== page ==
Study: Interfaith activities improve ties between US Jews and Muslims
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Study: Interfaith activities improve ties between US Jews and Muslims

Foundation of Ethnic Understanding poll finds most members of both communities believe their religions are more similar than different

Jews and Muslims participating in a seder at the Islamic Society of Mid Manhattan, organized by the NYC Muslim-Jewish Solidarity Committee, April 14, 2016. (Facebook)
Jews and Muslims participating in a seder at the Islamic Society of Mid Manhattan, organized by the NYC Muslim-Jewish Solidarity Committee, April 14, 2016. (Facebook)

The more that American Jews and Muslims interact with each other, the more likely they are to see the two faiths as more similar than different, a comprehensive study of Muslim-Jewish relations in America has found.

Fifty-four percent of Jews and 65% of Muslims surveyed in a poll for the Foundation of Ethnic Understanding responded that “Judaism and Islam are more similar to each other than they are different.” Jews who had frequent exposure to Muslims said Islam is more inclusive, more evolving and more modern than those who were exposed more infrequently.

The FFEU runs synagogue and mosque “twinning” programs and other interfaith activities for Jews and Muslims.

PSB Research on behalf of the FFEU conducted a national online survey of 1,000 respondents — 500 self-identified American Jews and 500 self-identified American Muslims — between January 9 and January 24, 2018. The study was sponsored by Ory Capital Partners.

The study, released on Wednesday, showed that the gaps between American Jews and Muslims were smaller than previously thought, and that the more devout the person was, the closer they aligned with the other religion.

The one issue where there was dramatic disagreement was over Jerusalem as the capital of Israel, with 48% of all Jews surveyed either strongly or somewhat supportive of Jerusalem being designated Israel’s capital and 63% of Muslims either strongly or somewhat opposed to it.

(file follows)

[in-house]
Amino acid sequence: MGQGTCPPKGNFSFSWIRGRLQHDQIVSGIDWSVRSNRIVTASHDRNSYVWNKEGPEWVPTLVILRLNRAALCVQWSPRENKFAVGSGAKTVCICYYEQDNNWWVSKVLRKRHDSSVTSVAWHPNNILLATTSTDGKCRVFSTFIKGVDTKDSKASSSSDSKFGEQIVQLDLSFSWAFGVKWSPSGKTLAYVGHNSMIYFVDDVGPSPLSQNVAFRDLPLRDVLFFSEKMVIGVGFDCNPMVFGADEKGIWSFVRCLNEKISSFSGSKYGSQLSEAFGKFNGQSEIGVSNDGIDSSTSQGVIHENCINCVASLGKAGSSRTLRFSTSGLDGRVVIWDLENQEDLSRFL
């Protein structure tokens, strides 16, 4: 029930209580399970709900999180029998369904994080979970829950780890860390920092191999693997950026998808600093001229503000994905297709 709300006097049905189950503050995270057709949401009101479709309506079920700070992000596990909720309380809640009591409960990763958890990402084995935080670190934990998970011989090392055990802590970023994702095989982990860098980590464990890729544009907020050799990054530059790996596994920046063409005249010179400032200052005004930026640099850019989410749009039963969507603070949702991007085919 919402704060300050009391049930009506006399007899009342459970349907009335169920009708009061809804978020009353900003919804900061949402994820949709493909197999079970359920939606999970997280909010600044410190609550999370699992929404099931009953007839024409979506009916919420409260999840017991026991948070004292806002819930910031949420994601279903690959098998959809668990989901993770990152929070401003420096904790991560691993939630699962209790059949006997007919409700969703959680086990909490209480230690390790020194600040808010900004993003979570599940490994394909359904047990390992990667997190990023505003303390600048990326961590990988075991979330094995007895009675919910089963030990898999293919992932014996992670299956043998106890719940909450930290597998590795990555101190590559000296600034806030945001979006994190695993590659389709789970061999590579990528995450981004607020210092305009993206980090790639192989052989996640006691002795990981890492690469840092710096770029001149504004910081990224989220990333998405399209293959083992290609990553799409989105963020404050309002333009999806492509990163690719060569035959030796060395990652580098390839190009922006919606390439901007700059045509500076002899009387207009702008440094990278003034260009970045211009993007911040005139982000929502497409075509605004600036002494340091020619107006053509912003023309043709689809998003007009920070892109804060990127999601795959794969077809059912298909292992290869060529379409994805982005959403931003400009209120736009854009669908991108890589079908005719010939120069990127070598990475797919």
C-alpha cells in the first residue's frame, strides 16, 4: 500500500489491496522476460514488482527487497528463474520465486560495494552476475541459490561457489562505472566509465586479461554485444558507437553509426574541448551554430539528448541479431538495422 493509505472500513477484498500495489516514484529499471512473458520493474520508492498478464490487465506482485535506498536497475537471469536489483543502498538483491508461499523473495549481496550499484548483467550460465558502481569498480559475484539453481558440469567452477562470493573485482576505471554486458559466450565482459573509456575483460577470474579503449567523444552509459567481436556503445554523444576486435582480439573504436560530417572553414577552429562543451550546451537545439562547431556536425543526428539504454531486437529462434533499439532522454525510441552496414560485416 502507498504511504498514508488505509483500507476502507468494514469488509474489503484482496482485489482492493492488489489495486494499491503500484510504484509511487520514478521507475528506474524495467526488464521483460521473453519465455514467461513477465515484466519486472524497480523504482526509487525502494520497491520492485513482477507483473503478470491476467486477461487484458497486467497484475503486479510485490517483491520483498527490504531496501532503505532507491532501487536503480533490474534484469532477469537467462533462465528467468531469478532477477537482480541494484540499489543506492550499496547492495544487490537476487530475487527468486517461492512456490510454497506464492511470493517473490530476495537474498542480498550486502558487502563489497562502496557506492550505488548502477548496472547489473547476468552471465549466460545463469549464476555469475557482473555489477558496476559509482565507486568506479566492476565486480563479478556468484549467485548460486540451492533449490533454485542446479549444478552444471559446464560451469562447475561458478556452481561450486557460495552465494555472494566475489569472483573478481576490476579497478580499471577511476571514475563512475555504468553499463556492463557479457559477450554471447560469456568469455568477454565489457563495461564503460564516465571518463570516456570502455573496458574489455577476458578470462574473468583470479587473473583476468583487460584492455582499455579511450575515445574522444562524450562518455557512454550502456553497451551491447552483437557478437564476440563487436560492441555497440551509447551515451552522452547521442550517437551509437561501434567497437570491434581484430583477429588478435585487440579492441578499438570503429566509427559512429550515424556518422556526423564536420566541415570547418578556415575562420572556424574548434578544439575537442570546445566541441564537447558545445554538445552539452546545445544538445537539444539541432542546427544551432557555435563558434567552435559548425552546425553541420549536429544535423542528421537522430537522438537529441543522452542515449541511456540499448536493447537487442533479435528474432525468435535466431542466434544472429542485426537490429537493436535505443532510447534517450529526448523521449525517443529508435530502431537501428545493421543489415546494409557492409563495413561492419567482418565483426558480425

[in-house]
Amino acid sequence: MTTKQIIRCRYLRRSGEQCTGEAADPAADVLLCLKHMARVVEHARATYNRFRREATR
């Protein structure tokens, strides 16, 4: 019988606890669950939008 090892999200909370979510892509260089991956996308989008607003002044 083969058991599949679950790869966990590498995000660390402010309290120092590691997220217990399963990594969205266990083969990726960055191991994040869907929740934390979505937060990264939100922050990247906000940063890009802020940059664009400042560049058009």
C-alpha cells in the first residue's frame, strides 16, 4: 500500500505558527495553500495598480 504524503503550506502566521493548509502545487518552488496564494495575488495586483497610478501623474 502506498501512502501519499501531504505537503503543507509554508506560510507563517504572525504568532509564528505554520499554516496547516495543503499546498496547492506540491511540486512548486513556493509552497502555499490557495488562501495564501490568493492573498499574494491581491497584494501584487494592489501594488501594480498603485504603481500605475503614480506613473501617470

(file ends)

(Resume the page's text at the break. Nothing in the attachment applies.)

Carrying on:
Both American Muslims and Jews acknowledge that there is anti-Muslim sentiment in the American Jewish community, with 55% of Jewish respondents surveyed saying that there is “some” and 9% saying there is “a lot” of anti-Muslim sentiment among Jews, and 44% of Muslims saying there is some and 17% saying there is a lot.

On the other hand, 25% of Jews feel there is “a lot” of anti-Semitism in the US Muslim community and further 56% said they feel there is “some.” Among Muslims, 9% said there is “a lot” and 37% responded there is “some” anti-Semitism in their community.

Some 63% of American Jews polled and 65% of Muslim Americans agreed that it is very important for the two groups to work together to strengthen laws to prevent discrimination.

On the topic of the Israel-Palestinian conflict, 44% of Jews and 48% of Muslims say that it is possible for a peaceful and mutually agreed upon solution to the conflict, with 39% of Jews and 21% of Muslims responding that this is impossible. The numbers that say it is possible increases in the subset of Jews and Muslims that have more frequent contact with each other.

“Muslim-Jewish relations are thought to be in conflict but this study shows that they are in a state of cooperation,” said FFEU President Rabbi Marc Schneier in a statement. “This is the first definitive study of its kind to quantify that with cooperation and dialogue between the two groups, we are stronger together.”

Times of Israel staff contributed to this report.

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